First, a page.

Joubert Syndrome is a condition caused by a malformation of the brain. The condition can be passed from parents to children. In order for the condition to be inherited, parents must possess multiple recessive mutated genes, including CEP290, AHI1 and NPHP1. Not all cases of Joubert Syndrome are attributed to inheritance.
Who is at Risk?
If both parents carry the mutated genes responsible for Joubert Syndrome, children have a higher risk of developing the condition. However, mutated genes can occur in patients born to parents without mutated genes.
Symptoms of Joubert Syndrome range from mild to severe and may include:
- Hyperpnea – rapid breathing
- Hypotonia – decreased muscle tone
- Oculomotor apraxia – rapid, jerky eye movement
- Ataxia – inability to control muscle movements
- Polydactyly – Extra toes or fingers
- Cleft lip
- Cleft palate
- Mental retardation
Doctors base the diagnosis for Joubert Syndrome on a variety of factors, including presence of one or more symptoms and the results of a brain scan. Joubert Syndrome is characterized by a malformation of the brain stem and underdevelopment of the cerebellar vermis. Both conditions are recognizable via scan.
Patients with Joubert Syndrome are treated for symptom relief. There is no cure for the condition. Once the condition is diagnosed, patients will undergo testing to gauge the progressive of the syndrome throughout life. Joubert Syndrome may affect the liver, heart, eyes and kidneys. Some infants and children respond well to physical therapy and speech therapy.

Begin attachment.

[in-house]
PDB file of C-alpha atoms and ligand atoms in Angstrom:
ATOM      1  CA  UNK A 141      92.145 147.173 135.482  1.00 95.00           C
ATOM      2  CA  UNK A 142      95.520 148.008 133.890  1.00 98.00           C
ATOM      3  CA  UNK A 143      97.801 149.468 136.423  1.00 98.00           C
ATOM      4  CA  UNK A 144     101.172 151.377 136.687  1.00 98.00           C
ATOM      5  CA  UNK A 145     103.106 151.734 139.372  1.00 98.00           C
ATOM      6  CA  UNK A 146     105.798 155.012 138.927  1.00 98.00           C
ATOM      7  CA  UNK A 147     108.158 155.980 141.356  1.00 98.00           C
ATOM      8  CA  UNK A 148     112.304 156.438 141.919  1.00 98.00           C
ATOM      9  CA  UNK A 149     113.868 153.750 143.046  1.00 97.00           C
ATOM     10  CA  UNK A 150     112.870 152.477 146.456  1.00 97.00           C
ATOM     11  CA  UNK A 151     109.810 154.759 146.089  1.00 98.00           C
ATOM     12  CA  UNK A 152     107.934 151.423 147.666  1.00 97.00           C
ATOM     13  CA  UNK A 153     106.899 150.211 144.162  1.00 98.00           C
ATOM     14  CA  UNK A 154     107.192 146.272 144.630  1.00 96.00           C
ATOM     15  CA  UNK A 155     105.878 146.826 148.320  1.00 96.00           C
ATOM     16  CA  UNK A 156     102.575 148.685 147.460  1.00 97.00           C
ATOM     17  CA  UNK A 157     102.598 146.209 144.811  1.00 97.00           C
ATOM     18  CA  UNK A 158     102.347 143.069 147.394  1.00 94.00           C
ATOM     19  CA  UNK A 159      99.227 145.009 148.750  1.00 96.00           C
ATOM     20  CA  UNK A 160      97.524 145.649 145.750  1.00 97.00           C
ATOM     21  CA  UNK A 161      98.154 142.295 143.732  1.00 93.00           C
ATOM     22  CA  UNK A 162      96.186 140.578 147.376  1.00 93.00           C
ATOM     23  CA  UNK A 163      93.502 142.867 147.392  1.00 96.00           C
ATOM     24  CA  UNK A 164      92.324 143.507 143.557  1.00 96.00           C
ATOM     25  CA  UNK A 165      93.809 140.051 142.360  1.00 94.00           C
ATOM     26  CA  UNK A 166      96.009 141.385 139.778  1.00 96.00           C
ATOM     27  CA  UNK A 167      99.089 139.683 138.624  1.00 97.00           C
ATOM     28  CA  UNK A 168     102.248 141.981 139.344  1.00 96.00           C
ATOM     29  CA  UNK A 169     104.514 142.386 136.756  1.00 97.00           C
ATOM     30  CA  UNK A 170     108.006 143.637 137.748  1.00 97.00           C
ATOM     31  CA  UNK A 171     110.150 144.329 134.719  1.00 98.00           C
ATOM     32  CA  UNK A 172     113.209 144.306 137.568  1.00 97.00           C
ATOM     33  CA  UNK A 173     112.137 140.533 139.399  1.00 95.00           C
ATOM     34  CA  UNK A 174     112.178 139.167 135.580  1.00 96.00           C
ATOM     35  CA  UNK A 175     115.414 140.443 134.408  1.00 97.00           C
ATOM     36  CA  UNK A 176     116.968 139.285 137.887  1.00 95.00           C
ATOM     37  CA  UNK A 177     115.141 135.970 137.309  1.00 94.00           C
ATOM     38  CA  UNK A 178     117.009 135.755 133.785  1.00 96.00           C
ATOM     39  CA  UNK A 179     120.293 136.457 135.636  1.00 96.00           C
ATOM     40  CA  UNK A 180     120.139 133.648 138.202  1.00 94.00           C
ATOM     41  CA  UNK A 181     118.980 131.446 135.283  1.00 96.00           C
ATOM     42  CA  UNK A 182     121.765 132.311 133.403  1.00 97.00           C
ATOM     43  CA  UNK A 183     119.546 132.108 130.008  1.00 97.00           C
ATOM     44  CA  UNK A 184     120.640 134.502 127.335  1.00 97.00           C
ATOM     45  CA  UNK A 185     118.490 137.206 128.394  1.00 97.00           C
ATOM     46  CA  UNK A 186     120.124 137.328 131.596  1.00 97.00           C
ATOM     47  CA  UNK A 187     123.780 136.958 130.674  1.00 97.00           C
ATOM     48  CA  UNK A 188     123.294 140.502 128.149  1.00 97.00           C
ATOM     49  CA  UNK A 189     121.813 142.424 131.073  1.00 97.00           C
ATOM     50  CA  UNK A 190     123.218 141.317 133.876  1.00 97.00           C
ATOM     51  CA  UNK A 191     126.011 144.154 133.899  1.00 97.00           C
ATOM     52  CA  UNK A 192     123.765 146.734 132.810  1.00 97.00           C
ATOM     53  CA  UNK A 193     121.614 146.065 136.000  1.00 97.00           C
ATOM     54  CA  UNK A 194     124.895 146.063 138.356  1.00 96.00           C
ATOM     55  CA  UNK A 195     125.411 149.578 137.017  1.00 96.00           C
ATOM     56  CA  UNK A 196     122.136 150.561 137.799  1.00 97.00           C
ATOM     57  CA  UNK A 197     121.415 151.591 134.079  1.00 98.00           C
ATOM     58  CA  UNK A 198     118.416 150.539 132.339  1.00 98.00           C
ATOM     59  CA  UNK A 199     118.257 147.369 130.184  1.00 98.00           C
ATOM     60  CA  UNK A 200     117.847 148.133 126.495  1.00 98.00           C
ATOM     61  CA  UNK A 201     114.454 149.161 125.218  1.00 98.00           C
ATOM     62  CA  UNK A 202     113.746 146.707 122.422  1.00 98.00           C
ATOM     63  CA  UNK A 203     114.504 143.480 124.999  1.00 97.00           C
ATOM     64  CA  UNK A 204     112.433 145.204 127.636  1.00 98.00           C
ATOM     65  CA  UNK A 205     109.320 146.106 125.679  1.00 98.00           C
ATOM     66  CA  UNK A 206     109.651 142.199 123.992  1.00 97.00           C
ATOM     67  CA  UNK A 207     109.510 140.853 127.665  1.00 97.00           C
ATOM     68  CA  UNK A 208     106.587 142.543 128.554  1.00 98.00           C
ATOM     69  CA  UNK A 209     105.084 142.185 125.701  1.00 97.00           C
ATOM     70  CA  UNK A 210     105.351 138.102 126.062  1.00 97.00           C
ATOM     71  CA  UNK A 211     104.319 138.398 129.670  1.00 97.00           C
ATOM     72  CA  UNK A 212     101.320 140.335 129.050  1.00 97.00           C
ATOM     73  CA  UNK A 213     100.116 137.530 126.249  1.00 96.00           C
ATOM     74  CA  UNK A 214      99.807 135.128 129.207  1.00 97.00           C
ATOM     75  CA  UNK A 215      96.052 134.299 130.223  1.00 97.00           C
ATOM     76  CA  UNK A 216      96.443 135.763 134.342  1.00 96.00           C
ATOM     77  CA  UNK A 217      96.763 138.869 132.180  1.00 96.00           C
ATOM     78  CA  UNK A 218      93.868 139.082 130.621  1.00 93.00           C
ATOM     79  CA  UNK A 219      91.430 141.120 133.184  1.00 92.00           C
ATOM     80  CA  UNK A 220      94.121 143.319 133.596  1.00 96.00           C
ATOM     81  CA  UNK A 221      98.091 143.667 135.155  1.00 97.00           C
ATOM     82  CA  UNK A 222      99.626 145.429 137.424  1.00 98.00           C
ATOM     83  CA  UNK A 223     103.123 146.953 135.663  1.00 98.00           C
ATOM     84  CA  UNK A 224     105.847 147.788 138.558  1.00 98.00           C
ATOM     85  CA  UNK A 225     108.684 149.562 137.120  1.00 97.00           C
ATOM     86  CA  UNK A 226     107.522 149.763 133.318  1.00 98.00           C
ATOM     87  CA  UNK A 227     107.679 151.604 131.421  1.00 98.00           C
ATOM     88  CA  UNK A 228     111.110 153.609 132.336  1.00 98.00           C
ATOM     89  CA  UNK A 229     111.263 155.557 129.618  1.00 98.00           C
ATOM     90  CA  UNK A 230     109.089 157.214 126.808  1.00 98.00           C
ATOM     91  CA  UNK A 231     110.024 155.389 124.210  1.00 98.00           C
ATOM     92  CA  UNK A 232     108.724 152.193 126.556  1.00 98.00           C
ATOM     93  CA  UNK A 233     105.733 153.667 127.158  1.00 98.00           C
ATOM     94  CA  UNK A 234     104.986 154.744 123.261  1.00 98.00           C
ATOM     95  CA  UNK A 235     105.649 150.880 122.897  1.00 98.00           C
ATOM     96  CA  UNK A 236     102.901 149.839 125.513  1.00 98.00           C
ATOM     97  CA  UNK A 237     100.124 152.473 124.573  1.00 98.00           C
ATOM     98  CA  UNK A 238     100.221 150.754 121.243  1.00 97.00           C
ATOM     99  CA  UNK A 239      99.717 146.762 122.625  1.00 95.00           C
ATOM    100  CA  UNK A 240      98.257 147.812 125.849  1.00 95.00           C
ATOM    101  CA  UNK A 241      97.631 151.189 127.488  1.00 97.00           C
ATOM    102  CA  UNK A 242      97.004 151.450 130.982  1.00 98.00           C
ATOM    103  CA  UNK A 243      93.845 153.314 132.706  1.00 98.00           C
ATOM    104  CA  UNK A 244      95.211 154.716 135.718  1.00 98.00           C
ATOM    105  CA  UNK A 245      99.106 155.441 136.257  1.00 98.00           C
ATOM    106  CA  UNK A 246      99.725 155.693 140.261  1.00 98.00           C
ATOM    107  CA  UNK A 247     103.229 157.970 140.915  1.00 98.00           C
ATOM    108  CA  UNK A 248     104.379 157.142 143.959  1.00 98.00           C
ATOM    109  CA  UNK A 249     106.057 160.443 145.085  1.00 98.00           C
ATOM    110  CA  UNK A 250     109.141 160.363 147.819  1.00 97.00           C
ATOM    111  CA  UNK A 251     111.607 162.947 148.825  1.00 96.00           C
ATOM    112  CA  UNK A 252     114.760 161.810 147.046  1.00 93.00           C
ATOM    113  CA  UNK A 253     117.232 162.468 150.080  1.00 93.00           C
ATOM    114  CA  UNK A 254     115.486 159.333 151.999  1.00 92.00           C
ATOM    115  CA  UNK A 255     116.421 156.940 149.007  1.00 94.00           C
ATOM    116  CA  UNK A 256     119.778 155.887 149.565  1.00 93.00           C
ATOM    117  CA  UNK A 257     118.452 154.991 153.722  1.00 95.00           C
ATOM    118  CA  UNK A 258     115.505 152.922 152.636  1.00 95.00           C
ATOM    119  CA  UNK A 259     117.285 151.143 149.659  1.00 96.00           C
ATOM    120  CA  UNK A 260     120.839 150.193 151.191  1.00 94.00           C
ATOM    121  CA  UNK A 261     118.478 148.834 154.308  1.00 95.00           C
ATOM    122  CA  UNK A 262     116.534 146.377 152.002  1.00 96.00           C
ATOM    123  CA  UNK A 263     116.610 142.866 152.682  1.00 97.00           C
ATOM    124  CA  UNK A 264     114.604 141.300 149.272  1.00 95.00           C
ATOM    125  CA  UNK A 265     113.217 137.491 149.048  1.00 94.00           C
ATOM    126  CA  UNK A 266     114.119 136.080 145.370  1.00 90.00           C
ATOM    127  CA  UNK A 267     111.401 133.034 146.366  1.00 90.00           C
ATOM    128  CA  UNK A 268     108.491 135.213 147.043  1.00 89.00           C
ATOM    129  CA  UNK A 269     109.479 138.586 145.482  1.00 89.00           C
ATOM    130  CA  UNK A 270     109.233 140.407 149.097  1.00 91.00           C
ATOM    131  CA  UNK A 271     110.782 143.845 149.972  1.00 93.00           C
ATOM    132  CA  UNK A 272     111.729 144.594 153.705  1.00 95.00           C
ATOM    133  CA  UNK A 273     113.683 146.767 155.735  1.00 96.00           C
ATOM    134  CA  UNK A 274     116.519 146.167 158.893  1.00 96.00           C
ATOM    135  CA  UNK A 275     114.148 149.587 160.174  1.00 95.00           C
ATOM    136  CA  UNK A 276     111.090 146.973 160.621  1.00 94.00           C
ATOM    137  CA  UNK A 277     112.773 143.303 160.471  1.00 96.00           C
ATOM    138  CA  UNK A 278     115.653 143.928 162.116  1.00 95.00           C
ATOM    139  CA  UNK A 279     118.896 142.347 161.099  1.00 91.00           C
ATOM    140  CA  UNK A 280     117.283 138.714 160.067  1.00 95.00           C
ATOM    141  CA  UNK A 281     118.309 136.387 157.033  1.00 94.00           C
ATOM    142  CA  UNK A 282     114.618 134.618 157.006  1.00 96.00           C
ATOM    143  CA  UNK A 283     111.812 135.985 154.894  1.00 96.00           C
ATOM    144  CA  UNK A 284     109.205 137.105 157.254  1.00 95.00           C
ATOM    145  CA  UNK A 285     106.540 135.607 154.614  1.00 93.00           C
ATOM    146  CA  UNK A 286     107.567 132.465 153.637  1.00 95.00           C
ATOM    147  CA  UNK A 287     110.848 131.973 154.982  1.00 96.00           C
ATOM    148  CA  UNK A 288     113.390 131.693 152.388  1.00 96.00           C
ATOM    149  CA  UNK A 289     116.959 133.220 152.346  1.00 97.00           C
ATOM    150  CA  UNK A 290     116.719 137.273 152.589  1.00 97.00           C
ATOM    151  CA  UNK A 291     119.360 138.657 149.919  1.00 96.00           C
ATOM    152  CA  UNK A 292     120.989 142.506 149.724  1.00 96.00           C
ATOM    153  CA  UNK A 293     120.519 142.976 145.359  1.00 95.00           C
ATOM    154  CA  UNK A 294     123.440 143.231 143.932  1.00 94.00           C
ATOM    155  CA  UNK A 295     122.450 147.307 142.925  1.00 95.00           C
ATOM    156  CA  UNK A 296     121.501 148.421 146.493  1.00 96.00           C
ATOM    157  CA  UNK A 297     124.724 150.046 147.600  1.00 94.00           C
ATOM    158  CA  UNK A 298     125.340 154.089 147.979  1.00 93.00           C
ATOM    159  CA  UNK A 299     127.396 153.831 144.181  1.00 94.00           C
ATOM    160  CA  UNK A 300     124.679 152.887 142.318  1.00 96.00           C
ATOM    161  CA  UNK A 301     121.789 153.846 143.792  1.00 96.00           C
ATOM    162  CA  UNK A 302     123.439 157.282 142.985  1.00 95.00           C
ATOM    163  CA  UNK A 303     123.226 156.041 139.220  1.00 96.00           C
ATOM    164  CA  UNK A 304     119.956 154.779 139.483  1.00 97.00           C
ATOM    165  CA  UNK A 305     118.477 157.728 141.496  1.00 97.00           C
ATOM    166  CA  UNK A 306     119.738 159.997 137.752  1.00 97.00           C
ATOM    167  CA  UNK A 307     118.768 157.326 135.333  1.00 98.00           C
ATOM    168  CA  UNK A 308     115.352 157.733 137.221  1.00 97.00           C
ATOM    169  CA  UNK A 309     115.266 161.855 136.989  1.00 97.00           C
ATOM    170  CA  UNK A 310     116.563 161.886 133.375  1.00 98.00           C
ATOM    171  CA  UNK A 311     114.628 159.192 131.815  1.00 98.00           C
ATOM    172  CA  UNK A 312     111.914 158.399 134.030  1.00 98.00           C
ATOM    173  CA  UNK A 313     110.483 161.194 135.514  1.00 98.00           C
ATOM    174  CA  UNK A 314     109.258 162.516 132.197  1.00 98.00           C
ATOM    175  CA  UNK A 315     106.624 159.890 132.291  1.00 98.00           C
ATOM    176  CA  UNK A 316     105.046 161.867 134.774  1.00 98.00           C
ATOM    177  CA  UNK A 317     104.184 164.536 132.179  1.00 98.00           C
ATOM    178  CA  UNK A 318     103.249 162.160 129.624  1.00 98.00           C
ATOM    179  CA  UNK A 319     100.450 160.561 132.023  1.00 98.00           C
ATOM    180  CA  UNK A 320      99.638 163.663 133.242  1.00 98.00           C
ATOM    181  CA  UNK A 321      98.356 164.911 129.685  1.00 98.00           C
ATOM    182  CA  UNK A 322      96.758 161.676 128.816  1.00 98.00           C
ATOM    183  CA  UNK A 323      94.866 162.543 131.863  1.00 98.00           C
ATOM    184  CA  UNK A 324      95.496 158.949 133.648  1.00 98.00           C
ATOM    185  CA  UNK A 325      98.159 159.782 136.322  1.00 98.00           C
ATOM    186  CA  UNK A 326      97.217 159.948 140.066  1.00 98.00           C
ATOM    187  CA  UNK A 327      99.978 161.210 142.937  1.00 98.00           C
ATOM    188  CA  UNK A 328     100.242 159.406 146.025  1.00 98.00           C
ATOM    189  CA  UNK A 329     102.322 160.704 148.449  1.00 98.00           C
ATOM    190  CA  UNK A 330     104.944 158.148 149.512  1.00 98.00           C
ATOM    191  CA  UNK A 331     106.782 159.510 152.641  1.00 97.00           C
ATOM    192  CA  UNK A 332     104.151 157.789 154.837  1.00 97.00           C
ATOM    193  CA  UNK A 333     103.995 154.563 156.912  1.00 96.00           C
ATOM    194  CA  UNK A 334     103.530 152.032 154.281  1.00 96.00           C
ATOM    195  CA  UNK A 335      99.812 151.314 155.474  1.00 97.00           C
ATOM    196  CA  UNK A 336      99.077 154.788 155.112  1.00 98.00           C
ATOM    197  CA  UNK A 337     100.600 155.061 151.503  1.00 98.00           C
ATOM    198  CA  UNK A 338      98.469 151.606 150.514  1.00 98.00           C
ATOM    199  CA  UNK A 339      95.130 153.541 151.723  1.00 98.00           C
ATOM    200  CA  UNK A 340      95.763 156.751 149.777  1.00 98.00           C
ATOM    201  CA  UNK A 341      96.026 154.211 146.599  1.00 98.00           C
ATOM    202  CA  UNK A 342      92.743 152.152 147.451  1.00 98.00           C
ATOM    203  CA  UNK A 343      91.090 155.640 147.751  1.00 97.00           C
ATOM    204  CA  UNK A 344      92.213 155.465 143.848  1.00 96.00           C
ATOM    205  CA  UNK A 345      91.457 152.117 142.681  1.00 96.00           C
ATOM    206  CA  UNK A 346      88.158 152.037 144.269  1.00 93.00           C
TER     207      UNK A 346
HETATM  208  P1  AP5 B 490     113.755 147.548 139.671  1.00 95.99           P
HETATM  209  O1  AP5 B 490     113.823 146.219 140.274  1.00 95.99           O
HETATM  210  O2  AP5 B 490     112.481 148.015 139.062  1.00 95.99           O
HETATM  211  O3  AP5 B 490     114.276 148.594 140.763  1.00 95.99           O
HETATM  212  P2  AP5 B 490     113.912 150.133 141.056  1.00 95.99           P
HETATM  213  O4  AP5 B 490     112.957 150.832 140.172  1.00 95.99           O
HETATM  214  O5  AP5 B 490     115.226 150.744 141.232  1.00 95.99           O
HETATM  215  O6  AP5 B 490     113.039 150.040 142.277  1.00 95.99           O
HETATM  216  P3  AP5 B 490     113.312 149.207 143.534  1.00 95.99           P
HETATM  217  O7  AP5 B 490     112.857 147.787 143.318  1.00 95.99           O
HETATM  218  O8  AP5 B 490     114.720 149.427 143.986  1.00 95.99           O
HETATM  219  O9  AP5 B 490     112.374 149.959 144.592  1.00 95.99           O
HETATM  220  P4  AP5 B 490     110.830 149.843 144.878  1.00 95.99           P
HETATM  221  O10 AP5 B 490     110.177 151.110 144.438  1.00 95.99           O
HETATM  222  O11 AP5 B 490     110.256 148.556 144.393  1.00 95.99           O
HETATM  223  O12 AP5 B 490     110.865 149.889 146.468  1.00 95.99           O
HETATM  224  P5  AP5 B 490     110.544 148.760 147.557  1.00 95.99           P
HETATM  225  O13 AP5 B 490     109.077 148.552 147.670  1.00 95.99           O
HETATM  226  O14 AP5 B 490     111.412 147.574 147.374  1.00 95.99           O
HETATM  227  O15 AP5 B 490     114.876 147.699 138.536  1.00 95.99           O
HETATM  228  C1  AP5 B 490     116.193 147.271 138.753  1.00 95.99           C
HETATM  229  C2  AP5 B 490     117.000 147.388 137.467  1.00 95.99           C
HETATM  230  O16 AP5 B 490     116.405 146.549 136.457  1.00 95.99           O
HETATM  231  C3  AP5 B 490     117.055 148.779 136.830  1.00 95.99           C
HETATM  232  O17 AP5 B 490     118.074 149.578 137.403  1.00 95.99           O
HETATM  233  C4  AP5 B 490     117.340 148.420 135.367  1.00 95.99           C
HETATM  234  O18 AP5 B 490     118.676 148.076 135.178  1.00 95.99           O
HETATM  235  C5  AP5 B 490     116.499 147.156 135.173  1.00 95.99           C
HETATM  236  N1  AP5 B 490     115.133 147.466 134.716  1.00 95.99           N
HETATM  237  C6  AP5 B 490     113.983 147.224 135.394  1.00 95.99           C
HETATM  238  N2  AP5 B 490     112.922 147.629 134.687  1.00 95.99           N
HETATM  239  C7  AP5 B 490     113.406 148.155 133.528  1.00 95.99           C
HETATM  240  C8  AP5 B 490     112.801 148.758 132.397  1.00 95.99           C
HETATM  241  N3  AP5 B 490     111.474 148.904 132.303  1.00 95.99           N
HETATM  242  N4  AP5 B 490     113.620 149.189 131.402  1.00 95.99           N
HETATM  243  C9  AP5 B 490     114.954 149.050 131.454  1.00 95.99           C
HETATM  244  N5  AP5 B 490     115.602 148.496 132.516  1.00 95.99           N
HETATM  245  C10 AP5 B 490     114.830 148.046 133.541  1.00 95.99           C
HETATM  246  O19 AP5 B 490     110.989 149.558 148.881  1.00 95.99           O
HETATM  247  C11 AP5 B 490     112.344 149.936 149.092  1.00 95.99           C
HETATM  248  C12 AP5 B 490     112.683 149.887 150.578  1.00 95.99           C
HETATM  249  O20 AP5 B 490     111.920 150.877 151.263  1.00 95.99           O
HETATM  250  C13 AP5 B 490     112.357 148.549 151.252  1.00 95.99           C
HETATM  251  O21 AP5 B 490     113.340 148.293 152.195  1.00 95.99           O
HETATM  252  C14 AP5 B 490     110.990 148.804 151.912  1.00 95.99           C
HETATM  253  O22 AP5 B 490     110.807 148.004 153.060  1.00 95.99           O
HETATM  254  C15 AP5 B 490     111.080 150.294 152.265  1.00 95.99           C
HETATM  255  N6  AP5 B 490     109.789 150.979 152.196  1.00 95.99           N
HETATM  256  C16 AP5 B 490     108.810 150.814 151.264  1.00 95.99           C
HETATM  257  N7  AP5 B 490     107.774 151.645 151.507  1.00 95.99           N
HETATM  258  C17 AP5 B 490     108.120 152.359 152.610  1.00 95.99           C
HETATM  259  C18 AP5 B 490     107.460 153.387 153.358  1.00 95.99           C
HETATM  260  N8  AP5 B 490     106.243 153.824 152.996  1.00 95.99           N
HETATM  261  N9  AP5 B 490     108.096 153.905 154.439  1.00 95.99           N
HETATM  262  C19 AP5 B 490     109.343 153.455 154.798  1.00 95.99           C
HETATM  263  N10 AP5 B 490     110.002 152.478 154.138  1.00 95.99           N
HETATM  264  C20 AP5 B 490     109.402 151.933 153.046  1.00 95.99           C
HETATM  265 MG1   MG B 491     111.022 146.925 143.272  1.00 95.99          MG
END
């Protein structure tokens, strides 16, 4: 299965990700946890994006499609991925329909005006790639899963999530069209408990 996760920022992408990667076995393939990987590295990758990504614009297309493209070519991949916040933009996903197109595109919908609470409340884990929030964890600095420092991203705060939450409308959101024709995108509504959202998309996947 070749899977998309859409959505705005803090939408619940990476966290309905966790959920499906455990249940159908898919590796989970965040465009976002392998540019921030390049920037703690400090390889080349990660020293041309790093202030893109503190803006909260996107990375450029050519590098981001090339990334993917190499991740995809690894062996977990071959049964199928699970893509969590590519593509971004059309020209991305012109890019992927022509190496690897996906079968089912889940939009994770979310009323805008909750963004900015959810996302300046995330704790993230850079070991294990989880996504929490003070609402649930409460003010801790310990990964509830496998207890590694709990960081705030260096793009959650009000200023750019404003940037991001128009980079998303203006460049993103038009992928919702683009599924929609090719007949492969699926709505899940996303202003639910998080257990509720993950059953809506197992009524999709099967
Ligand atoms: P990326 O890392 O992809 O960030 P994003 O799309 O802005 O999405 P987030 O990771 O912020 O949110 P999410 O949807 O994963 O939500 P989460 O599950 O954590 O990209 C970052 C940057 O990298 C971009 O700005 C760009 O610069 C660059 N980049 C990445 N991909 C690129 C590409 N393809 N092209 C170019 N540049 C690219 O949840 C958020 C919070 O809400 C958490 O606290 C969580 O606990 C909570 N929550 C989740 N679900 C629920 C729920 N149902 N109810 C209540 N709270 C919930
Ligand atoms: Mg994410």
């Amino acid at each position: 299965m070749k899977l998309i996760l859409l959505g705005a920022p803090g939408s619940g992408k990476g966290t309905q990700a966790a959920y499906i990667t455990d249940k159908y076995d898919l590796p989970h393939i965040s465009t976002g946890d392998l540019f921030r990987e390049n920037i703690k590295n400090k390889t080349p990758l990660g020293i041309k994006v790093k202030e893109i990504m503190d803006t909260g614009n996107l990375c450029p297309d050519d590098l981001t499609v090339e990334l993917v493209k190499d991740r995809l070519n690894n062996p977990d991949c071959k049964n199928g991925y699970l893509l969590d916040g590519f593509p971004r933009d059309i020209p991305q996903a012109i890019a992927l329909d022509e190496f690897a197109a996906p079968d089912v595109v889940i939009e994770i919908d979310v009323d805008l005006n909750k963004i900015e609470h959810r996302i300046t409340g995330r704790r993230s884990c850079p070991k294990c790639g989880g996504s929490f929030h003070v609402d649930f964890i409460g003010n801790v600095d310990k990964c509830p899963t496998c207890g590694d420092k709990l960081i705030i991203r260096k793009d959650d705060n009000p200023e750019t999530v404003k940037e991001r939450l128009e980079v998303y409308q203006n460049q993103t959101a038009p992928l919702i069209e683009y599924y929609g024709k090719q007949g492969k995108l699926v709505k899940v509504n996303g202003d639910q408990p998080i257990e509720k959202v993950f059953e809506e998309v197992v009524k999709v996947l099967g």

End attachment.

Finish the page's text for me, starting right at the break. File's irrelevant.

Research and development of new treatments for Joubert Syndrome is currently underway. The National Institutes of Neurological Disorders and Stroke, in conjunction with the National Institutes of Health Office of Rare Disorders work together on research regarding Joubert Syndrome and possible treatments.
Parents of children with the disorder may find help and support through the Joubert Syndrome Foundation & Related Cerebellar Disorders or the National Organization for Rare Disorders.
Prognosis for children with Joubert Syndrome depends on the severity of the condition. In some cases, the cerebellar vermis is almost fully developed, resulting in mild symptoms. The mildest form of the disease often results in mild lapses in motor control and mild mental retardation. These patients can live full, productive lives with medical and familial support.
On the opposite end of the spectrum is a severe form of the disorder, often related to a missing cerebellar vermis. In these cases the symptoms are more severe, including moderate mental retardation and severe motor difficulties. Severe cases, if not treated promptly, may result in early death. Early death may be associated with impaired organ function.